Tag Archives: vanity

Amanda McKittrick Ros: Can writing be so bad that it’s good?

We often hear how self publishing and ebooks will overwhelm defenseless readers with a sea of slush. Those who say this may not know of Amanda McKittrick Ros. She self published long before it was fashionable, well, technically her husband financed the publication of her first novel. Irene Iddesleigh was introduced to the world in 1897 as a tenth anniversary present. It has ever since been a source of inspiration for all the wrong reasons.

An Amanda Ros society sprung up in Oxford in 1907, where dinner party guests had much fun mocking the book. Mark Twain called it “one of the greatest unin­tentionally humorous novels of all time.” Aldous Huxley wrote an essay about the novel’s bizarre style in 1928. And shortly after World War II, C.S. Lewis and J.R.R. Tolkien discussed the novel in their literary group, the Inklings. The task was to see who could read aloud the longest without breaking into “helpless laughter.” Apparently beer was also involved.

Ros demonstrates a penchant for overwriting. As has often been quoted, in her prose, eyes become “globes of glare,” legs are referenced as “bony supports,” pants are a “southern necessary,” and sweat is rendered as “globules of liquid lava.” As her title shows, alliteration was one of her favorite devices. From Irene Iddesleigh:

The living sometimes learn the touchy tricks of the traitor, the tardy and the tempted; the dead have evaded the flighty earthy future, and form to swell the retinue of retired rights, the righteous school of the invisible and the rebellious roar of the raging nothing.

Dialogue fares no better:

“Speak! Irene! Wife! Woman! Do not sit in silence and allow the blood that now boils in my veins to ooze through cavities of unrestrained passion and trickle down to drench me with its crimson hue!”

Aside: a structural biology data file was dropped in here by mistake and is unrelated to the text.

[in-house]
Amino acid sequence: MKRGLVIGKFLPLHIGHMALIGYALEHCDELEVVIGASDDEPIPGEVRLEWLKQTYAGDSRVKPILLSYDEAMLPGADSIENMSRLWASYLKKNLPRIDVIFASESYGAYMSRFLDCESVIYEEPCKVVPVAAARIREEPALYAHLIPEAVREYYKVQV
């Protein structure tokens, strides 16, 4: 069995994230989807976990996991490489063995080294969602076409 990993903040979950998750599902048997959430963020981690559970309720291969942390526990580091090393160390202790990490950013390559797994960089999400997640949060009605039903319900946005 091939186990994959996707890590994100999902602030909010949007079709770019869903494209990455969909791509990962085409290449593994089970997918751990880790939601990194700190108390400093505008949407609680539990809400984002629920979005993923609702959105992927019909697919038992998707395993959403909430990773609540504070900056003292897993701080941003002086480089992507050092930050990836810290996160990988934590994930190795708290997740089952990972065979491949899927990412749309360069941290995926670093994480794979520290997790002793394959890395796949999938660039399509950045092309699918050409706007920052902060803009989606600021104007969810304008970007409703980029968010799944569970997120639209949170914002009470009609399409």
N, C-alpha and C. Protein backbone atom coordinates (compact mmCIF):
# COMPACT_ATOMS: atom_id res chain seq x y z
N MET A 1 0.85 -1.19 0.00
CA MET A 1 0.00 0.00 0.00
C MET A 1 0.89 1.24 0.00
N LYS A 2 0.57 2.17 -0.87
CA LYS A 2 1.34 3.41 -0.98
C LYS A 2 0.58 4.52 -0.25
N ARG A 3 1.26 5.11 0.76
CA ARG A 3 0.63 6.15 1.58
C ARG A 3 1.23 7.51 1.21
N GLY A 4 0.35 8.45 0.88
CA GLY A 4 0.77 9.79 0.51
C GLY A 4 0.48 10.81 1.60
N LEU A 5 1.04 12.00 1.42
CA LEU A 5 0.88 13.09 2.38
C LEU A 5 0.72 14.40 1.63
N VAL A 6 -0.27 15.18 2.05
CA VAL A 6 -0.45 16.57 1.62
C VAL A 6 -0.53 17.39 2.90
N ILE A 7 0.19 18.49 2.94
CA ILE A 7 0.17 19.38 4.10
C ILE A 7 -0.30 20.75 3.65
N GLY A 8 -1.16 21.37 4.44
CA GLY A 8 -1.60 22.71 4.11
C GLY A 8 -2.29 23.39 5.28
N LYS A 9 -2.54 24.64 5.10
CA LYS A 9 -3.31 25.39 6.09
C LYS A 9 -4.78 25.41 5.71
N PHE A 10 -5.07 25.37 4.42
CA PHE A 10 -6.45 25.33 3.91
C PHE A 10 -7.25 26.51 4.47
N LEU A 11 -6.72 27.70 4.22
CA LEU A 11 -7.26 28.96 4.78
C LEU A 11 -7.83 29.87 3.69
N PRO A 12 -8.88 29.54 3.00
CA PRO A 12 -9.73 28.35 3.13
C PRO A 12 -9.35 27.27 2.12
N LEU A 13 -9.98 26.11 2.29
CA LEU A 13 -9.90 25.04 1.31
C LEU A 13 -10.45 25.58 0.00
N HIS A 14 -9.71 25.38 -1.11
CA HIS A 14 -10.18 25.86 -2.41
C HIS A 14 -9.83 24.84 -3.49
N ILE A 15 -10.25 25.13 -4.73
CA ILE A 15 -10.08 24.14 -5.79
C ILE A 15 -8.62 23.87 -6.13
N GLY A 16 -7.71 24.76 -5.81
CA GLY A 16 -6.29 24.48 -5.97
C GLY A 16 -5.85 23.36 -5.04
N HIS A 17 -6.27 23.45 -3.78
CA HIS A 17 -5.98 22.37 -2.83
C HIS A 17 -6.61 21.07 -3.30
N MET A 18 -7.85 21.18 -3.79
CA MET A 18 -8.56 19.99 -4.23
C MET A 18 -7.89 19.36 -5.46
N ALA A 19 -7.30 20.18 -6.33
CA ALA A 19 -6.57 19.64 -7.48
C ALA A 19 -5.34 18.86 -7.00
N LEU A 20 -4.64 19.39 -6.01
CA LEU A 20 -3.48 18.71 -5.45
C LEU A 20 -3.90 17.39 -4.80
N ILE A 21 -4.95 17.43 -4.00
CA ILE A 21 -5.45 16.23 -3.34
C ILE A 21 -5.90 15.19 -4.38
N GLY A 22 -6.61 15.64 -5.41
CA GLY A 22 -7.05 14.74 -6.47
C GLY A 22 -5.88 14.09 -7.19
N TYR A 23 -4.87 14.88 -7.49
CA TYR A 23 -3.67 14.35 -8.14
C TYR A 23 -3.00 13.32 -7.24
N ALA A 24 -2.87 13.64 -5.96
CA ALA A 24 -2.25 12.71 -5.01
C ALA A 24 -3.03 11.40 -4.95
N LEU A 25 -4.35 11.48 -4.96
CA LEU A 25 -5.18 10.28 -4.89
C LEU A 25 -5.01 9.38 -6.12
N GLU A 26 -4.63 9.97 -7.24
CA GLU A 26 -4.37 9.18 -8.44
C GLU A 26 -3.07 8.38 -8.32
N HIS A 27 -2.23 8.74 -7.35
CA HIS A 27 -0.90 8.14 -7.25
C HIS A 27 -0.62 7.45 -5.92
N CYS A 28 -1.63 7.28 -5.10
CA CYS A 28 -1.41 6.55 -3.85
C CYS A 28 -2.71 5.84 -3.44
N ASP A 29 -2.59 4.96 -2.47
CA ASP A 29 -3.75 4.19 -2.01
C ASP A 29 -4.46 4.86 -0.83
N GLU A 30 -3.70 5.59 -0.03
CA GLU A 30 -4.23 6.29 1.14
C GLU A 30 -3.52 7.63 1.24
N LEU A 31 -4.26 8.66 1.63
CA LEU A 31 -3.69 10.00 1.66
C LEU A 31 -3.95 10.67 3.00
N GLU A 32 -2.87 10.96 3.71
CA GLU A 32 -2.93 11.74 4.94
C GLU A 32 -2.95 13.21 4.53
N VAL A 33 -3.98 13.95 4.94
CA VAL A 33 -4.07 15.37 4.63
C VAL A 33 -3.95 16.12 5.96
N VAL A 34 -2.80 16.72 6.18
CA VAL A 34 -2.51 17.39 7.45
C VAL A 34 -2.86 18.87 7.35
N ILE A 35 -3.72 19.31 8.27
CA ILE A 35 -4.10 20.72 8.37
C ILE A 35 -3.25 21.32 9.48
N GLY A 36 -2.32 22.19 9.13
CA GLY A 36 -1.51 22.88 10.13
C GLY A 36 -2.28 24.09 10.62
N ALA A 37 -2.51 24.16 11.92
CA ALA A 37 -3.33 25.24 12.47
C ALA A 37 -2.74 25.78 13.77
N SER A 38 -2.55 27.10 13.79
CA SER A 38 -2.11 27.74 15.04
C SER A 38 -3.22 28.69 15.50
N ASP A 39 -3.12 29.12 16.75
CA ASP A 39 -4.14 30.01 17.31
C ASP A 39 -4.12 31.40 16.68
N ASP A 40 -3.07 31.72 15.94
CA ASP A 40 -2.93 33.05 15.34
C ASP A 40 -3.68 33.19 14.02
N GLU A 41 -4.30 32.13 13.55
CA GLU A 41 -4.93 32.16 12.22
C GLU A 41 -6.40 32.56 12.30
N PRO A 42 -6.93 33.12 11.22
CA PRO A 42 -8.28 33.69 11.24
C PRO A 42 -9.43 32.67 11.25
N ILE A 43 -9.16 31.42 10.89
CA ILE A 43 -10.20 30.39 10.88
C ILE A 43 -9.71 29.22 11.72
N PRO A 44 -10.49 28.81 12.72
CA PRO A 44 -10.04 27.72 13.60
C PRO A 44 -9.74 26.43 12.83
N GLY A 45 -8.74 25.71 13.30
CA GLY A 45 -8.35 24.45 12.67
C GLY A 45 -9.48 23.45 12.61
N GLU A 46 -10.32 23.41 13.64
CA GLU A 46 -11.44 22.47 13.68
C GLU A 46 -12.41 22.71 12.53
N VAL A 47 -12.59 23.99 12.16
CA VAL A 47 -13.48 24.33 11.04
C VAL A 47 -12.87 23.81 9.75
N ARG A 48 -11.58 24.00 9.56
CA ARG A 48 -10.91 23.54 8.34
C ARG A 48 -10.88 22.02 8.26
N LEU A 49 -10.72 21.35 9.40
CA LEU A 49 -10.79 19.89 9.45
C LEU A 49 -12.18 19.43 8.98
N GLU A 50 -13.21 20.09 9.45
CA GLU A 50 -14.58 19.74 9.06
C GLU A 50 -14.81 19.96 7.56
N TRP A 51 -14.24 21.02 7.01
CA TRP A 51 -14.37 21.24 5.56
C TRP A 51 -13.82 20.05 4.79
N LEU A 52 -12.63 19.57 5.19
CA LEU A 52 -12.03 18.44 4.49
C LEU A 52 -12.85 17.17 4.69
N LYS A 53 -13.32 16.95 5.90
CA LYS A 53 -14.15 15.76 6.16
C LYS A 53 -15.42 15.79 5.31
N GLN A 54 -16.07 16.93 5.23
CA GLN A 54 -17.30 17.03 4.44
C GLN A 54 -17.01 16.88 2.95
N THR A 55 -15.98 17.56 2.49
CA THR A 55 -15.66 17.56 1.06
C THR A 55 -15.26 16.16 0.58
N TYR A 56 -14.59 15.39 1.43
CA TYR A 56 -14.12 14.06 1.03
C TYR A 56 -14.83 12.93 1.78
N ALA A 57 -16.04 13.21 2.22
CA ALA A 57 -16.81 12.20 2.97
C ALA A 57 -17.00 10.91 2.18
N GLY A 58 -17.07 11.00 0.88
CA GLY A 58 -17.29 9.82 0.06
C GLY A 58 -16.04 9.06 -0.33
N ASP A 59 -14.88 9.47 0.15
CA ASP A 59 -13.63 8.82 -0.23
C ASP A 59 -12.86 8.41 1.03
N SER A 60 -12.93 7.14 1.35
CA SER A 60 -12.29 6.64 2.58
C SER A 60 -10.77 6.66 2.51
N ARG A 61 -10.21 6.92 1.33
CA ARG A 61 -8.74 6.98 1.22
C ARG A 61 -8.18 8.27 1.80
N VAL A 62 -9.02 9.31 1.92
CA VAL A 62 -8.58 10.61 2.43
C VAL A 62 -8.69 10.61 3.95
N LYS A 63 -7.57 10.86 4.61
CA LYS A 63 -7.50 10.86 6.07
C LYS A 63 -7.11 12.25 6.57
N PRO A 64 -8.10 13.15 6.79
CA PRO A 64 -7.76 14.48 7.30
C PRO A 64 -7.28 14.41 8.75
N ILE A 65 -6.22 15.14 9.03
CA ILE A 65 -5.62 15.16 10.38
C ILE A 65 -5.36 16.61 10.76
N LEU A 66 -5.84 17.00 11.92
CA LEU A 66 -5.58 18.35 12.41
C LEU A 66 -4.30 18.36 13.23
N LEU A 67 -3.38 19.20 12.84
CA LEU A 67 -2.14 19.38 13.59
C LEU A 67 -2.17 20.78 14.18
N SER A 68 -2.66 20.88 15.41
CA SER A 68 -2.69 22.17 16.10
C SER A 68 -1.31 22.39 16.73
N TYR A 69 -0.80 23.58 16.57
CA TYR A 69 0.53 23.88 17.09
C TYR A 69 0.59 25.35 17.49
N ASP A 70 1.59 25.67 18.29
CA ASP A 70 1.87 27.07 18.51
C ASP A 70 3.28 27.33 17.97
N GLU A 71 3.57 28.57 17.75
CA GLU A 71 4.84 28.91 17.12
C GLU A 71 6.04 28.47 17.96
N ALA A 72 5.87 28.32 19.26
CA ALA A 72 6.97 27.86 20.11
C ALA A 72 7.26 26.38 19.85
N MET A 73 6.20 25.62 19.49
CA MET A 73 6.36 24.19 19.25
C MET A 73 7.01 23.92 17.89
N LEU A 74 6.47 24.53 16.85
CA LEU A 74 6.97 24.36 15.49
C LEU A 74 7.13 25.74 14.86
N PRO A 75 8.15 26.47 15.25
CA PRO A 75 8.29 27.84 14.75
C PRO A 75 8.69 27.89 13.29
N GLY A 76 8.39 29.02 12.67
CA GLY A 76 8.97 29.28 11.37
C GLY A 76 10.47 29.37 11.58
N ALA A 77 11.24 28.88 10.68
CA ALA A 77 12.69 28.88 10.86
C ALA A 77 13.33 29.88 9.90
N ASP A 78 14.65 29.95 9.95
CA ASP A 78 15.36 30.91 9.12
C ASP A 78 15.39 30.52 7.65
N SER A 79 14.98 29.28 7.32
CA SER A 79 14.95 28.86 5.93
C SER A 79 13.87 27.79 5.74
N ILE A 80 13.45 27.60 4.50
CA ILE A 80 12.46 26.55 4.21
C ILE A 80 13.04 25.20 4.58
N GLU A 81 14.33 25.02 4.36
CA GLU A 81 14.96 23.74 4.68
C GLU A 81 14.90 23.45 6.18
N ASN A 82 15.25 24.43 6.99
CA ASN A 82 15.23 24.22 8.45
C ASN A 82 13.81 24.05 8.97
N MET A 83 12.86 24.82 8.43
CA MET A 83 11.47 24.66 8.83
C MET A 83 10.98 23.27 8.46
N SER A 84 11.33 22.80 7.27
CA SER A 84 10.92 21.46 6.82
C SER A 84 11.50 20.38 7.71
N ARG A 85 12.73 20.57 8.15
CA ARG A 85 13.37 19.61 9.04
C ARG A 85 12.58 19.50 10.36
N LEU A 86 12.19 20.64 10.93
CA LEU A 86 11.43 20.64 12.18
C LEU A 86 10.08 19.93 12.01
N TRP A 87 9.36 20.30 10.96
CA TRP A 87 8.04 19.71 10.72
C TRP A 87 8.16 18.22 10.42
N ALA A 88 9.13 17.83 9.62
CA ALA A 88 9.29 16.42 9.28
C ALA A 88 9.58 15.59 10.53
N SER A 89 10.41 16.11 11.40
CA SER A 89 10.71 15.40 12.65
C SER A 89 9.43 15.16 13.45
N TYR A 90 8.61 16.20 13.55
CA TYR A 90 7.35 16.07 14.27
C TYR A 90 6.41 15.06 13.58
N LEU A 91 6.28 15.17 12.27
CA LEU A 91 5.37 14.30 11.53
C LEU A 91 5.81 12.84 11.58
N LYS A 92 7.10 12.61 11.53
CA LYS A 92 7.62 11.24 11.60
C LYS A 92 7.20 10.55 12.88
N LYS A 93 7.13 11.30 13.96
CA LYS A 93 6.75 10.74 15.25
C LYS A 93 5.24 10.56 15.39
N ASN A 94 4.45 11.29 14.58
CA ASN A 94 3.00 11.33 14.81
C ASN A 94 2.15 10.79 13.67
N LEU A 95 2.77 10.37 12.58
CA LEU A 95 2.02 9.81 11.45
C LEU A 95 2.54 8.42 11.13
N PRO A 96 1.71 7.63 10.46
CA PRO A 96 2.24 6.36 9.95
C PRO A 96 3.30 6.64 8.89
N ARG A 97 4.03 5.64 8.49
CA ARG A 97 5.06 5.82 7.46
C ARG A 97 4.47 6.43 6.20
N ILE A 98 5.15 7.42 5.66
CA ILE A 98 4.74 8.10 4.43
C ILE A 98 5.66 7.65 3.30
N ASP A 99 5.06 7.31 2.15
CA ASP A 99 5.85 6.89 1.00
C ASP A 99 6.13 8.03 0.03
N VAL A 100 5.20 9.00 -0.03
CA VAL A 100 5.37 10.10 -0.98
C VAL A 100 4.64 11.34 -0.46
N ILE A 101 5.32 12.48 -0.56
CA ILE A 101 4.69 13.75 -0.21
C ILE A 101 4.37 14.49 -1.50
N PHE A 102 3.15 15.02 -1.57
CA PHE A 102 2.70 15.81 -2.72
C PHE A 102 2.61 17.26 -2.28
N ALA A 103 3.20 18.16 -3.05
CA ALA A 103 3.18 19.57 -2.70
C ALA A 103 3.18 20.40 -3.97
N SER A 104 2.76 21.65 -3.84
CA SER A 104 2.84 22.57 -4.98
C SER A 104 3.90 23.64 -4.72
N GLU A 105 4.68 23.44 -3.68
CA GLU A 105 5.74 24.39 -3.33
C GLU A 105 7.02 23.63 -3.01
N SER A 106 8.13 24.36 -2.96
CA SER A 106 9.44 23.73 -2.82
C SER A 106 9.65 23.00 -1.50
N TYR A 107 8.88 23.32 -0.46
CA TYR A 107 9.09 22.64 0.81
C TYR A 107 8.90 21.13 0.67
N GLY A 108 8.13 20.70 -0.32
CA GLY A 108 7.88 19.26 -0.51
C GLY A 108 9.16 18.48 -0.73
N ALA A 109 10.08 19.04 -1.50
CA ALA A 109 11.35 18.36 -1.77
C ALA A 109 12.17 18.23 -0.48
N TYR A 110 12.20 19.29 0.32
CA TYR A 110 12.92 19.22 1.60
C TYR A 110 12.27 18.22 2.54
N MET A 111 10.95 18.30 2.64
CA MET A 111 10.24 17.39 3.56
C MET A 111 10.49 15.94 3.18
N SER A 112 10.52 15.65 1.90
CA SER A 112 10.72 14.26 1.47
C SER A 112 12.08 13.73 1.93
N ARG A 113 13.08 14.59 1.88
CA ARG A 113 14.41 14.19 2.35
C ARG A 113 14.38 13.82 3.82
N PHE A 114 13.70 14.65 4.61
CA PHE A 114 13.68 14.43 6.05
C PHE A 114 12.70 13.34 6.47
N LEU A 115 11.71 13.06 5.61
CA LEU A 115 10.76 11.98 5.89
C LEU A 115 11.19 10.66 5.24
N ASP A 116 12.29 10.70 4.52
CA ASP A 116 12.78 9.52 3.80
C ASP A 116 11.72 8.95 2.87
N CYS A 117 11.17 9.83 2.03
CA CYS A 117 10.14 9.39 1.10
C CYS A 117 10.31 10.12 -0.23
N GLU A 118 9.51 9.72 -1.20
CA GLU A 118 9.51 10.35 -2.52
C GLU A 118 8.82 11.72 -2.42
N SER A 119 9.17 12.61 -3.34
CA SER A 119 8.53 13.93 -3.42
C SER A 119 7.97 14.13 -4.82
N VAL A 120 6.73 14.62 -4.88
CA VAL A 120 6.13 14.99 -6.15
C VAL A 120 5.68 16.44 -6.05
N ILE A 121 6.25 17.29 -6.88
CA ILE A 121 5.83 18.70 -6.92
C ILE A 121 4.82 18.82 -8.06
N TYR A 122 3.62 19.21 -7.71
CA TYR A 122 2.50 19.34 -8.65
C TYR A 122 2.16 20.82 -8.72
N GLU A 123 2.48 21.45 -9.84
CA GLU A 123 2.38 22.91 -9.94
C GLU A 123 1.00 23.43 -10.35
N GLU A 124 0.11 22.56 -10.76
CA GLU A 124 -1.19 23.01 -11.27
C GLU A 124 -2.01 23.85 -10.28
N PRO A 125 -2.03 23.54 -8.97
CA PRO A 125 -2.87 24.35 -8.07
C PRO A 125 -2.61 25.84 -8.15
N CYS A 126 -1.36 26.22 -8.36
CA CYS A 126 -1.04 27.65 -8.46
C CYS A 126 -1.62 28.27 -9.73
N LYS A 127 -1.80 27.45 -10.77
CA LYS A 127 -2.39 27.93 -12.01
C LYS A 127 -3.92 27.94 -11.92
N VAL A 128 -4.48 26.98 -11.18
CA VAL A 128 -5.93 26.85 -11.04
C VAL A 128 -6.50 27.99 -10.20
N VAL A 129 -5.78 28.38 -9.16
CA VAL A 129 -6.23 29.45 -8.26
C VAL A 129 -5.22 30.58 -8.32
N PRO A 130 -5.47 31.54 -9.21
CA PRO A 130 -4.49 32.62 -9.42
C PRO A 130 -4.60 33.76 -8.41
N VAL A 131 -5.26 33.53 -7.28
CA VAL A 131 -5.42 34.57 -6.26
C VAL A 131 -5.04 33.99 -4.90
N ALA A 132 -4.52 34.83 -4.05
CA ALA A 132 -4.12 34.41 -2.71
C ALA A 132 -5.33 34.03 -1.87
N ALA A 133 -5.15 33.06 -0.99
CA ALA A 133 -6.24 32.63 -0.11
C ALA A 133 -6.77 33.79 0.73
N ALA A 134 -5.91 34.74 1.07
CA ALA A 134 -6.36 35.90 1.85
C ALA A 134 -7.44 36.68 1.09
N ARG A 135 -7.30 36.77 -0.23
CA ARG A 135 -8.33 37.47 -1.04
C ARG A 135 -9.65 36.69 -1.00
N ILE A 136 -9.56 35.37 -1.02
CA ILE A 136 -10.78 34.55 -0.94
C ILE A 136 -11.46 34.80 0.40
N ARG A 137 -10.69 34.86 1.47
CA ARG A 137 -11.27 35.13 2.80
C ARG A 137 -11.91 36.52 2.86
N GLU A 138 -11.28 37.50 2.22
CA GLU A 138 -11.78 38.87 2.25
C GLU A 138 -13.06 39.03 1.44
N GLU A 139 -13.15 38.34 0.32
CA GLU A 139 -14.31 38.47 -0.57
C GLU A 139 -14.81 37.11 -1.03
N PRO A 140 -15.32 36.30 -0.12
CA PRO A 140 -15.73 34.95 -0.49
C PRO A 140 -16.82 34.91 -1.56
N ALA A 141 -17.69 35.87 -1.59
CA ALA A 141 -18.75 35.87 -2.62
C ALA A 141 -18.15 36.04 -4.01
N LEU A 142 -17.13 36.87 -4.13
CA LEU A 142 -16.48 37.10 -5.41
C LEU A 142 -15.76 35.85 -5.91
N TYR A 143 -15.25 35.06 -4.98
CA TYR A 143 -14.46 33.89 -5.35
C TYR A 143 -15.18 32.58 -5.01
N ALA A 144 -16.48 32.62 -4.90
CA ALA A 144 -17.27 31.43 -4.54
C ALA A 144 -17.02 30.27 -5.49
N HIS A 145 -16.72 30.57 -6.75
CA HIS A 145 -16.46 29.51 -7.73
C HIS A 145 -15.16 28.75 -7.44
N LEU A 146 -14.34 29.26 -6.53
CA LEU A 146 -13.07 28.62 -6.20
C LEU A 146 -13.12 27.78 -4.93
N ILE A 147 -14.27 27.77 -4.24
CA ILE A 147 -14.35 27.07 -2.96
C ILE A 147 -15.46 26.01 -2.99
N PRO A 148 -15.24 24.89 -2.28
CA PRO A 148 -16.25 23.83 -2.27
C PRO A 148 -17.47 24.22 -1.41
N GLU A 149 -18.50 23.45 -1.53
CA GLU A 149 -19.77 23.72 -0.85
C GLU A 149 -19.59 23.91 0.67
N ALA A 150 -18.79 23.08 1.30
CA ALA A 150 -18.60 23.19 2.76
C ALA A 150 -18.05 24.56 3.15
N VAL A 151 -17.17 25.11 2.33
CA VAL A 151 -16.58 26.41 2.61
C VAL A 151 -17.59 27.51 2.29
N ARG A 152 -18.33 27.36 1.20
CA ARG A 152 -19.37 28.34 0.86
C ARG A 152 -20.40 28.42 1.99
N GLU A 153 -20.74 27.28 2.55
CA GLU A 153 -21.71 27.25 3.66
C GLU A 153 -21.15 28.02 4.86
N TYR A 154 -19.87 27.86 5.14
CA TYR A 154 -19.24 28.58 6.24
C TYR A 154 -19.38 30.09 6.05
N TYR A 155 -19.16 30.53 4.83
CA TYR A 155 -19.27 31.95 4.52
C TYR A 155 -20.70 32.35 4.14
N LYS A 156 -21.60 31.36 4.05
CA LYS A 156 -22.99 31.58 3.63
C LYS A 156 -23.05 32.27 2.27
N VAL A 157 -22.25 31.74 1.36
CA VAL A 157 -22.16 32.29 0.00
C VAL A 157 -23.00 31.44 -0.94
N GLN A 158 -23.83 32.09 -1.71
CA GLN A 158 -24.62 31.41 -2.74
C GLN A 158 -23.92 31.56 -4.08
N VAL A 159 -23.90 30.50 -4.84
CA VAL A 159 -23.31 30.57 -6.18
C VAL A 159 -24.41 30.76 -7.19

But what’s most interesting about Ros is not her writing itself, it’s the continued interest in her for more than a century. Ros was the subject of a 1964 biography, aptly titled O Rare Amanda! Her third novel, Helen Huddleston, which she left incomplete was published posthumously in 1969. In 1988, her work was collected in an Amanda Ros reader, Thine in Storm and Calm. In 2001 she was featured in Nick Page’s In Search of the World’s Worst Writers. She was the subject of a fresh “read aloud” contest at the Celebrate Literary Belfast festival in 2006. Demand for her books, which are all sadly out of print, is strong. Prices range from $200 to $500. It seems only a matter of time before some enlightened publisher introduces her in ebook form. How many writers of more talent have published celebrated tomes since, yet today are forgotten?

I reviewed Fannie Hurst in an earlier post. She was at one time the highest paid writer in America, but today is nearly out of print. Her writing is similarly amazing for all the wrong reasons. That post on Hurst is one of the most trafficked pages on this blog. People seem to love bad writing, or perhaps just bad art in all its forms. What else explains the attention paid to those unknowing contestants at the beginning of each season of American Idol?

And what happens when vanity and notoriety collide? Is it better to be forgotten or laughed at and remembered? If Ros were alive–she died in 1939–she could take solace in the fact that she has brought much joy to the literary world. She’s also frequently reported as saying: “I expect that I will be talked about at the end of 1,000 years.” Amanda McKittrick Ros may well be right.

Further reading on Ros: Amanda McKittrick Ros and the Inklings, Wikipedia: Amanda McKittrick Ros